The conservative’s view is that  bible has authority over us. The bible is inerrant and to be taken/interpreted literally. The Liberal view takes authority over the bible by disassembling the document.  My view is that we need to enter into the narrative of the bible, and find authority there.
[my paraphrase of  Brian McLaren]

The traditional inerrant/literal view of the scriptures dictates to us what truth is. The result is a circular argument. We declare that the bible is inerrant, therefore we fix any errors and unify any inconsistencies and then use the result as proof that the bible is inerrant.

The inerrant view of scripture is faulty because it demands that we interpret or explain away real errors and inconsistencies. A common declaration is that the bible is a unified book that conveys one consistent message. Is this so? I have read books that make this claim and then spend the majority of its content explaining why supposed errors are not really errors and then inconsistencies are covered up or explained away. The result is often an extra-biblical mash-up that seems to holds more authority than the individual pieces.

For example, the unified creation story combines Genesis 1 and 2. However, the two chapters offer two unique and distinct creation accounts. The original language in each is unique and the time line is inconsistent. In order to remain inerrant, we make up convoluted doctrines to explain the differences and unify the facts. The result is an account of creation that is not really found in the bible.

The biblical criticism approach of the Liberals is the more honest approach.

Three examples I will look at in more detail are: 1) the crucifixion, 2) Jesus’ birth narrative, and 3) Paul’s conversion.

1) I could go in to much detail about the passion narratives, let me just say that our image of Jesus’ last few hours is a hodge podge of four individual and unique accounts. By combining these four into one homogenized account, I propose that we take away from the unique messages and inspiration that the individual accounts hold for us. My point is not to deny that this event occurred, but to say that each of the four writers had their reason for writing what they did. One’s take may have been that Jesus was tormented and confused, “Father, why have you forsaken me?” Whereas another’s image of Jesus is of confidence and defiance. In the inerrant/literal view, only one of these could be correct, so to fix this, we mash them together and have only one unified account. In an inspired narrative view, the truth and inspiration may not be in the factualness of the details but in the stories themselves.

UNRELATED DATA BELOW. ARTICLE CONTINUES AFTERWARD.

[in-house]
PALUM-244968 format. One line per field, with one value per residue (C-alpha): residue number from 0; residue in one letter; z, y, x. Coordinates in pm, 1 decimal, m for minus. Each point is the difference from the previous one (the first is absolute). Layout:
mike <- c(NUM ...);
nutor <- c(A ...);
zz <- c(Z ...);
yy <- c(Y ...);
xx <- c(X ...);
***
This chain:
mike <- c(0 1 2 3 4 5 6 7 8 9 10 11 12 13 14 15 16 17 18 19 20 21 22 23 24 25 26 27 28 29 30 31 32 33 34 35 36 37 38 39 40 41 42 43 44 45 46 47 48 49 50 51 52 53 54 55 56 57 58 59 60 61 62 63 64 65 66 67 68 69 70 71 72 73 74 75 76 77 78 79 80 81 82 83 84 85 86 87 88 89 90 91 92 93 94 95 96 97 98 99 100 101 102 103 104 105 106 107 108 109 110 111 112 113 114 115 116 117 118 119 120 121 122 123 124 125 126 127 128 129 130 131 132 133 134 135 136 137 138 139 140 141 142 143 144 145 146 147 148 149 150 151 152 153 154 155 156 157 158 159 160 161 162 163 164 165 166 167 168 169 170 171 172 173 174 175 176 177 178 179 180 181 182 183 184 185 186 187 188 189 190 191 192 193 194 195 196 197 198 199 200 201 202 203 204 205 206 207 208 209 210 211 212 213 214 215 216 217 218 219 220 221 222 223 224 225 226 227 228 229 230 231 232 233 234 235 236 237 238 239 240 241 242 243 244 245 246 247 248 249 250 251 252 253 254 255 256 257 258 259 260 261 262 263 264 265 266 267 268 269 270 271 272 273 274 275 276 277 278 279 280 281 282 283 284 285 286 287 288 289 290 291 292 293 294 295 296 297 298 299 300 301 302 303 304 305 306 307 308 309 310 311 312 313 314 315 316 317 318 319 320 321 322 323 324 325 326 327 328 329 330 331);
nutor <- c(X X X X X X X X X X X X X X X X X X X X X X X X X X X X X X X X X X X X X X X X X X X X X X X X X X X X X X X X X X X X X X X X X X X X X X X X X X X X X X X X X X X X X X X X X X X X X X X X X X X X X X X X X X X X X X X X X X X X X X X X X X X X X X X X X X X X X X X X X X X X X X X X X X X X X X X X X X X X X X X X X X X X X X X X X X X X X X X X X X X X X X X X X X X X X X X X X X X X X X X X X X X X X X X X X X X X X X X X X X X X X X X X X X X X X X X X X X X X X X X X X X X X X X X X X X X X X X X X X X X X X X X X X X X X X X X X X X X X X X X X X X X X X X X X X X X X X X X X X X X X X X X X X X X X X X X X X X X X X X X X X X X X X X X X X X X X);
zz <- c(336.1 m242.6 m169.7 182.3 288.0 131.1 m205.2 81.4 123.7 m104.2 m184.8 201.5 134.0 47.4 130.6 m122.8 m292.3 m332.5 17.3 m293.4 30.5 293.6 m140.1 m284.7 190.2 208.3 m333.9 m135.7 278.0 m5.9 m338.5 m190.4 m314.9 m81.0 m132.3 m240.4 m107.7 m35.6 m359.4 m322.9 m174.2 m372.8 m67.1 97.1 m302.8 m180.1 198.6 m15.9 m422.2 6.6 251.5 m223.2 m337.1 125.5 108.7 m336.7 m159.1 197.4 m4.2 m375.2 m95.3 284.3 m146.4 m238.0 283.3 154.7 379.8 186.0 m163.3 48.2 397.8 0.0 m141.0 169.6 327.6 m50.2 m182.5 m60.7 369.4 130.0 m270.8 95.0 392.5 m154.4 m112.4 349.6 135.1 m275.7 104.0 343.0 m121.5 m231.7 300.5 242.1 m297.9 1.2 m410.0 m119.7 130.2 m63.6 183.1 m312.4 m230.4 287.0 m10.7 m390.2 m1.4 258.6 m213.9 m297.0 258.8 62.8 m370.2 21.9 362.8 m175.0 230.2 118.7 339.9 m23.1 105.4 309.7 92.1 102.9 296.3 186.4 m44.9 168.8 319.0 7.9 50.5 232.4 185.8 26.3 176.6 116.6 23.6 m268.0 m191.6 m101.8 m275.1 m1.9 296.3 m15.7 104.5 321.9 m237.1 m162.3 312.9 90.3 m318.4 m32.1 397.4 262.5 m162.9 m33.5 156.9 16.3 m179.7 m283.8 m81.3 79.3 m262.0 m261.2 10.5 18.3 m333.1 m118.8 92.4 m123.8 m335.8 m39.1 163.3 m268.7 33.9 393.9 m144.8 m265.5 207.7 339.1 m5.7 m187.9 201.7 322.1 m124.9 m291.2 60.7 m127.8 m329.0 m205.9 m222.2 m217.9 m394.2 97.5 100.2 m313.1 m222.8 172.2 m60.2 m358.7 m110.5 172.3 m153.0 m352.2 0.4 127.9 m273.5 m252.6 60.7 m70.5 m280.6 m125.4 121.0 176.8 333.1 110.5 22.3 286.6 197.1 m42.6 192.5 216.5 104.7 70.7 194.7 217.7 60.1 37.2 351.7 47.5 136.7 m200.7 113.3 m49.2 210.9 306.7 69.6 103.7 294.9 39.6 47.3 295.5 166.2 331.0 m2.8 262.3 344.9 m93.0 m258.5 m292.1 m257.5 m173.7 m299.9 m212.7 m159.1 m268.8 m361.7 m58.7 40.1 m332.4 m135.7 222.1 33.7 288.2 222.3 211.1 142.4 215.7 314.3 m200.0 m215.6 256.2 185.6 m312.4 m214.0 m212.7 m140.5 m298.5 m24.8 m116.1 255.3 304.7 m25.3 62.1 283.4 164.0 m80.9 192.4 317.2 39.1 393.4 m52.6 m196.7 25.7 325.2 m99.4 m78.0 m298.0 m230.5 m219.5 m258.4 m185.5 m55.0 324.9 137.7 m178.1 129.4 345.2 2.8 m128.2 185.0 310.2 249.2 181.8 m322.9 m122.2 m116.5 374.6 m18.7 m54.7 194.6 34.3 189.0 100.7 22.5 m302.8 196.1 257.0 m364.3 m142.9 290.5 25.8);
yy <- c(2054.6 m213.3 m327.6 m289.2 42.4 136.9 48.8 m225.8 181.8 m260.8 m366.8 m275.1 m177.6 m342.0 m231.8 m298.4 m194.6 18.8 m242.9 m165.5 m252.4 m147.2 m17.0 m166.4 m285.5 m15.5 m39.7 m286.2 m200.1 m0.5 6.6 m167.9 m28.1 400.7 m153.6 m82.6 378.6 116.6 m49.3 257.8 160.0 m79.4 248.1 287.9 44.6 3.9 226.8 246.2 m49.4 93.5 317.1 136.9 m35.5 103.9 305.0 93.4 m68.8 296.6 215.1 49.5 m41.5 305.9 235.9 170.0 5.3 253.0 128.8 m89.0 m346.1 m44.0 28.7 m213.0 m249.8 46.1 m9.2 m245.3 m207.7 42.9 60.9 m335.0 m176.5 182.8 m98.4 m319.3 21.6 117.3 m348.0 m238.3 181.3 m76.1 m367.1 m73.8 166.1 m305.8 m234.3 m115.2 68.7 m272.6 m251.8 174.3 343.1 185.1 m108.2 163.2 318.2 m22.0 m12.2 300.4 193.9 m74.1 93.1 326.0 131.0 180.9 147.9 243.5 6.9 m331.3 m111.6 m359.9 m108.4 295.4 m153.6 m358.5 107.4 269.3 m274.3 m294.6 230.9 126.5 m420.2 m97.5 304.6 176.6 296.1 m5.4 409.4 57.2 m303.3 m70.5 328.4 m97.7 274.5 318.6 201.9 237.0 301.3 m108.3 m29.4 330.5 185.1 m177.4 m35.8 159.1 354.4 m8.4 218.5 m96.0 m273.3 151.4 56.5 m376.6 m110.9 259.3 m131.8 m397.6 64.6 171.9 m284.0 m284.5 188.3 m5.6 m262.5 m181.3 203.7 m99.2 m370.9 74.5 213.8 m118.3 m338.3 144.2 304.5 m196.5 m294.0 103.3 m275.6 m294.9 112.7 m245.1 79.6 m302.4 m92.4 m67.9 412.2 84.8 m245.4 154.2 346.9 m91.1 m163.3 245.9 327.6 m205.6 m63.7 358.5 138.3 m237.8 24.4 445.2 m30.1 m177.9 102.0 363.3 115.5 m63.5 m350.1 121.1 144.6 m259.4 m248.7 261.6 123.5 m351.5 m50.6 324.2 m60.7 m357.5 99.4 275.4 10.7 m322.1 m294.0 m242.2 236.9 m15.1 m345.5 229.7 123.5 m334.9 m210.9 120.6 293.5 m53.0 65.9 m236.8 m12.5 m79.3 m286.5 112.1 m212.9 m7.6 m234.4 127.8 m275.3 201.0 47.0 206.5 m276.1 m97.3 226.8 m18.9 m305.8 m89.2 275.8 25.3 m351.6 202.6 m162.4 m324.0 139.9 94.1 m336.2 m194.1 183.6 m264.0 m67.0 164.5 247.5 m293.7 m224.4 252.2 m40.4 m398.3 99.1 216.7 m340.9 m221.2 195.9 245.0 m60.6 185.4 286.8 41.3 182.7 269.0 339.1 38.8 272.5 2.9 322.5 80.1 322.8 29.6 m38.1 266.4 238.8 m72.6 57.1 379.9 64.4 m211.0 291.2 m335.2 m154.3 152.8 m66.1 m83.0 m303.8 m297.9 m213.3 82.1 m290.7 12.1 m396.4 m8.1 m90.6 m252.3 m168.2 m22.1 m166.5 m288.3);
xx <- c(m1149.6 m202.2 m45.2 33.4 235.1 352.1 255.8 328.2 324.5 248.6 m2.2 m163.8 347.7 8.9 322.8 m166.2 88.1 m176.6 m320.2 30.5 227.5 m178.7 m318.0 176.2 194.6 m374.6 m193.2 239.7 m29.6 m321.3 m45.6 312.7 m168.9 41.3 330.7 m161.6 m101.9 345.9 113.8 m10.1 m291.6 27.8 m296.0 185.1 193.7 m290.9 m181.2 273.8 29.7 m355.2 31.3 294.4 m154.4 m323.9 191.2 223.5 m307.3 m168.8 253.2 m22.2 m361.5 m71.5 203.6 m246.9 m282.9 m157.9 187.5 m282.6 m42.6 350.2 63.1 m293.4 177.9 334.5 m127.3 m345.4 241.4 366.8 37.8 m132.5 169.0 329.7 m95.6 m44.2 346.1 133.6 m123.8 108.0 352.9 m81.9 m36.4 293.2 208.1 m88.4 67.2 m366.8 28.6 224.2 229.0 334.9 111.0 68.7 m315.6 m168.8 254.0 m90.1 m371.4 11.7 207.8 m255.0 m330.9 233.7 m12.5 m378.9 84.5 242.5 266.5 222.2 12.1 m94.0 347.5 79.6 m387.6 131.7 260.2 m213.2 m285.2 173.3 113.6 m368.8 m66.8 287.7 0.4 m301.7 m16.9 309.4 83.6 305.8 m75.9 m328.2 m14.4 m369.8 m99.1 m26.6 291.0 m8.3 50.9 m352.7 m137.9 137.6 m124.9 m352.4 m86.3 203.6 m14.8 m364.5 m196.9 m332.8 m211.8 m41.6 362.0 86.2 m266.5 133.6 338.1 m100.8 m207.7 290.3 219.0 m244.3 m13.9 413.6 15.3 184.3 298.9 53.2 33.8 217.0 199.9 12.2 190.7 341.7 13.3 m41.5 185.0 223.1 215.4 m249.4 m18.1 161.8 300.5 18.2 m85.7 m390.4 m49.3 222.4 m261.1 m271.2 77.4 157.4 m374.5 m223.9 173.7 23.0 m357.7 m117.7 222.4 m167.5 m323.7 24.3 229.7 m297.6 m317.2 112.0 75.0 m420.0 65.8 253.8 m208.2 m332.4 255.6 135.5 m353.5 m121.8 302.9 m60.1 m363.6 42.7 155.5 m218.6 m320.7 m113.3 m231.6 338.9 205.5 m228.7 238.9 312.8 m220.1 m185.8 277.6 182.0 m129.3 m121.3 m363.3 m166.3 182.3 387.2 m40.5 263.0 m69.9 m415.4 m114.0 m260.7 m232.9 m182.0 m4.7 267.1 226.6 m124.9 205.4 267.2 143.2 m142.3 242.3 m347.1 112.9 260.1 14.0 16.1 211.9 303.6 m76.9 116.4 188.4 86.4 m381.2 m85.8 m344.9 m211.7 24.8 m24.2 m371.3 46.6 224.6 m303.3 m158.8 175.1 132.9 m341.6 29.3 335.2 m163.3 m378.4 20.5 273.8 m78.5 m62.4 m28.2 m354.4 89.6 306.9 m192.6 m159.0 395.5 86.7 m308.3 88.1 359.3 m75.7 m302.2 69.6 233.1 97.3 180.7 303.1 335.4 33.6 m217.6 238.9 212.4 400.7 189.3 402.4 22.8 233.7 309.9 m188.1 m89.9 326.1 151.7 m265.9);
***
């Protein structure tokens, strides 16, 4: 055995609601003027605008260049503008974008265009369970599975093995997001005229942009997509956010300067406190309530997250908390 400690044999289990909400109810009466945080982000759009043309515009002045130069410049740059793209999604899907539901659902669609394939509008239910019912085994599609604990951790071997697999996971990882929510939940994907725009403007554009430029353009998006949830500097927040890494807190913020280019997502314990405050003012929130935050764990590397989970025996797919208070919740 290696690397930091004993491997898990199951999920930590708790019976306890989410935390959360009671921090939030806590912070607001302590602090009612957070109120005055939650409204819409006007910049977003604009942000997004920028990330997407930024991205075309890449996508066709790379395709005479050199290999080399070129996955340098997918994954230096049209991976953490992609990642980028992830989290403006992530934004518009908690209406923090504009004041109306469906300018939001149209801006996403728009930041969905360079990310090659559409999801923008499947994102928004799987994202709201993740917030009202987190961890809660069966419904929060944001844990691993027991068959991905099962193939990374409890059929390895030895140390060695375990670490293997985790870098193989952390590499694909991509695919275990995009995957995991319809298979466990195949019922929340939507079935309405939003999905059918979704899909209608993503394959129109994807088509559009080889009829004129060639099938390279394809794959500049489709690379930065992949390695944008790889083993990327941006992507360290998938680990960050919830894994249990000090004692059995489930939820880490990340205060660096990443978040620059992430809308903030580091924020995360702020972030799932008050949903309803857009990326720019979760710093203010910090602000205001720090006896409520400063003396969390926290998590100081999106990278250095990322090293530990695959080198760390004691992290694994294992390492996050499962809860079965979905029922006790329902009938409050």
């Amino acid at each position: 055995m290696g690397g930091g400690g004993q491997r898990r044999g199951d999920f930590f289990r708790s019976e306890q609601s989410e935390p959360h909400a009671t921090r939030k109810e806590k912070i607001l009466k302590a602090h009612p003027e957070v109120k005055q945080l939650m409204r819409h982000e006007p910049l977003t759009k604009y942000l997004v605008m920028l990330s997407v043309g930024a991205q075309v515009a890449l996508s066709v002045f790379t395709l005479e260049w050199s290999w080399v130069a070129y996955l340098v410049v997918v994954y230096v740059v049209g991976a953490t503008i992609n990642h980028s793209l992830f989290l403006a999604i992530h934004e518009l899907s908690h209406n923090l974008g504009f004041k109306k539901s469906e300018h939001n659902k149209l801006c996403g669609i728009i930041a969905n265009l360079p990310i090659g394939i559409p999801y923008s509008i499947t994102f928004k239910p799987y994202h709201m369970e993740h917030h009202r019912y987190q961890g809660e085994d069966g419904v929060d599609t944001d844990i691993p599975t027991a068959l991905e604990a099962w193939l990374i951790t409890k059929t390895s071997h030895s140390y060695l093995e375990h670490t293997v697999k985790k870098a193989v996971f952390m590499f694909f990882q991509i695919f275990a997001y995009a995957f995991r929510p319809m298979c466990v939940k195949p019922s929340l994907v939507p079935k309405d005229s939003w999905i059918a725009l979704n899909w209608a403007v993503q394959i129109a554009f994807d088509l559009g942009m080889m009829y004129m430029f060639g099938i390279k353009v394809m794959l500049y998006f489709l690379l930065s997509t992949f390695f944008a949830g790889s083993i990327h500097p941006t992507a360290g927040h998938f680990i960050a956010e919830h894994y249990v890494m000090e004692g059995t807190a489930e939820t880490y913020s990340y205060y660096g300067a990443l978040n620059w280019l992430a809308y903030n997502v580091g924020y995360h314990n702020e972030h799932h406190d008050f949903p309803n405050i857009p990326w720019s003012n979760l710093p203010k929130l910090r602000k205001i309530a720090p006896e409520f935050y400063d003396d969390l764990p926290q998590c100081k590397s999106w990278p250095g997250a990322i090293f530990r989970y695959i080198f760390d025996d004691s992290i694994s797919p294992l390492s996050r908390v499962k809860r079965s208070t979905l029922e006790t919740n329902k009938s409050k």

Anyway, my goal in looking at the crucifixion was not to look at the narrative, but to look at one obvious error.

Recently I received an email that talked about the importance of the Passover. In this email, there was an obvious contradiction that is often totally overlooked. The author argued that the Passover was important to Jesus. To point this out he argued that, “The original Lord’s Supper was a Passover meal!”

However, later on in this email, as the author was comparing the crucifixion with the Passover, and he proclaimed that “at the moment the Passover lamb was killed, Jesus cried with a loud voice, ‘IT IS FINISHED,’ and gave up His spirit!”

Do you see it?

How could Jesus be crucified at the same time that the lamb was killed that he and his disciples had for the last supper? You see, in the synoptic Gospels, Matthew, Mark and Luke, Jesus is killed on Passover day (Friday), which was the morning following the Passover meal (the Hebrew day started in the evening not the morning). In the gospel of John, the Last Supper is not the Passover meal (instead of Jesus taking about the bread and wine, he washed feet). In John’s gospel, the meal occurred on the day of preparation; the day before the Passover! John has Jesus being crucified on the day of preparation as the Lamb of God (Thursday), not on Passover.

John’s gospel is not factual. It is theological!

John lied and changed the factual details in order to make the theological point that Jesus is the Passover Lamb of God. If this is true, then the gospel of John is a theological treatise not biographical fact. Inspired? Sure, but not to be read literally. [There are other things in John that prove this point. For example, the whole born again confusion could not have actually occurred. The word play only works in Greek and Jesus and Nicodemus would have been speaking in Aramaic.]

[to be continued]